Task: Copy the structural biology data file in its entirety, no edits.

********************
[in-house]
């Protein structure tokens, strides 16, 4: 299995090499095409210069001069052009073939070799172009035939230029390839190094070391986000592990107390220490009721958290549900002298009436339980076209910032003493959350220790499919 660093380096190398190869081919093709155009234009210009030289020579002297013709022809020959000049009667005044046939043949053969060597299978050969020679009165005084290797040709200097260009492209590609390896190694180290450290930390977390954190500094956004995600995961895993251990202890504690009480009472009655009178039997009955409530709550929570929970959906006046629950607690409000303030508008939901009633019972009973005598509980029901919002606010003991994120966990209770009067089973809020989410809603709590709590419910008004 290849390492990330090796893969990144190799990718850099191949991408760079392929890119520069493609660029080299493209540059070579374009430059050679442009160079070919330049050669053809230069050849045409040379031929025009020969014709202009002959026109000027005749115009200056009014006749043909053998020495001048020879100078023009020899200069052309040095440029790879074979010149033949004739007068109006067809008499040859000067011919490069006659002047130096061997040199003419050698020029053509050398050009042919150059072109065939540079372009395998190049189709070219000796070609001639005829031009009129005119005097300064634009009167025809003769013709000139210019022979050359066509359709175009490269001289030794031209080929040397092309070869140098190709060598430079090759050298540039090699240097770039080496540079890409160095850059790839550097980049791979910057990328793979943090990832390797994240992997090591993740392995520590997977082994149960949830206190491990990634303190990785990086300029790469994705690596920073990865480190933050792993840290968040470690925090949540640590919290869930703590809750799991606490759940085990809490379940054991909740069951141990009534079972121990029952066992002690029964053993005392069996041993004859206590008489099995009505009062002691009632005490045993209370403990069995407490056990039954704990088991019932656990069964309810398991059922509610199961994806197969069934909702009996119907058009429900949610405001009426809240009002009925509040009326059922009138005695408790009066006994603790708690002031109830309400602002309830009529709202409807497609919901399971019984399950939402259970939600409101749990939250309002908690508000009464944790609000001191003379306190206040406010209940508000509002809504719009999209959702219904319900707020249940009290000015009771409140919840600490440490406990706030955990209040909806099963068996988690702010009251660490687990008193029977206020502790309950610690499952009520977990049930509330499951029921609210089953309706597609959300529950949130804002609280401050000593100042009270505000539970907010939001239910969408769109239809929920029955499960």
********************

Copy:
[in-house]
């Protein structure tokens, strides 16, 4: 299995090499095409210069001069052009073939070799172009035939230029390839190094070391986000592990107390220490009721958290549900002298009436339980076209910032003493959350220790499919 660093380096190398190869081919093709155009234009210009030289020579002297013709022809020959000049009667005044046939043949053969060597299978050969020679009165005084290797040709200097260009492209590609390896190694180290450290930390977390954190500094956004995600995961895993251990202890504690009480009472009655009178039997009955409530709550929570929970959906006046629950607690409000303030508008939901009633019972009973005598509980029901919002606010003991994120966990209770009067089973809020989410809603709590709590419910008004 290849390492990330090796893969990144190799990718850099191949991408760079392929890119520069493609660029080299493209540059070579374009430059050679442009160079070919330049050669053809230069050849045409040379031929025009020969014709202009002959026109000027005749115009200056009014006749043909053998020495001048020879100078023009020899200069052309040095440029790879074979010149033949004739007068109006067809008499040859000067011919490069006659002047130096061997040199003419050698020029053509050398050009042919150059072109065939540079372009395998190049189709070219000796070609001639005829031009009129005119005097300064634009009167025809003769013709000139210019022979050359066509359709175009490269001289030794031209080929040397092309070869140098190709060598430079090759050298540039090699240097770039080496540079890409160095850059790839550097980049791979910057990328793979943090990832390797994240992997090591993740392995520590997977082994149960949830206190491990990634303190990785990086300029790469994705690596920073990865480190933050792993840290968040470690925090949540640590919290869930703590809750799991606490759940085990809490379940054991909740069951141990009534079972121990029952066992002690029964053993005392069996041993004859206590008489099995009505009062002691009632005490045993209370403990069995407490056990039954704990088991019932656990069964309810398991059922509610199961994806197969069934909702009996119907058009429900949610405001009426809240009002009925509040009326059922009138005695408790009066006994603790708690002031109830309400602002309830009529709202409807497609919901399971019984399950939402259970939600409101749990939250309002908690508000009464944790609000001191003379306190206040406010209940508000509002809504719009999209959702219904319900707020249940009290000015009771409140919840600490440490406990706030955990209040909806099963068996988690702010009251660490687990008193029977206020502790309950610690499952009520977990049930509330499951029921609210089953309706597609959300529950949130804002609280401050000593100042009270505000539970907010939001239910969408769109239809929920029955499960």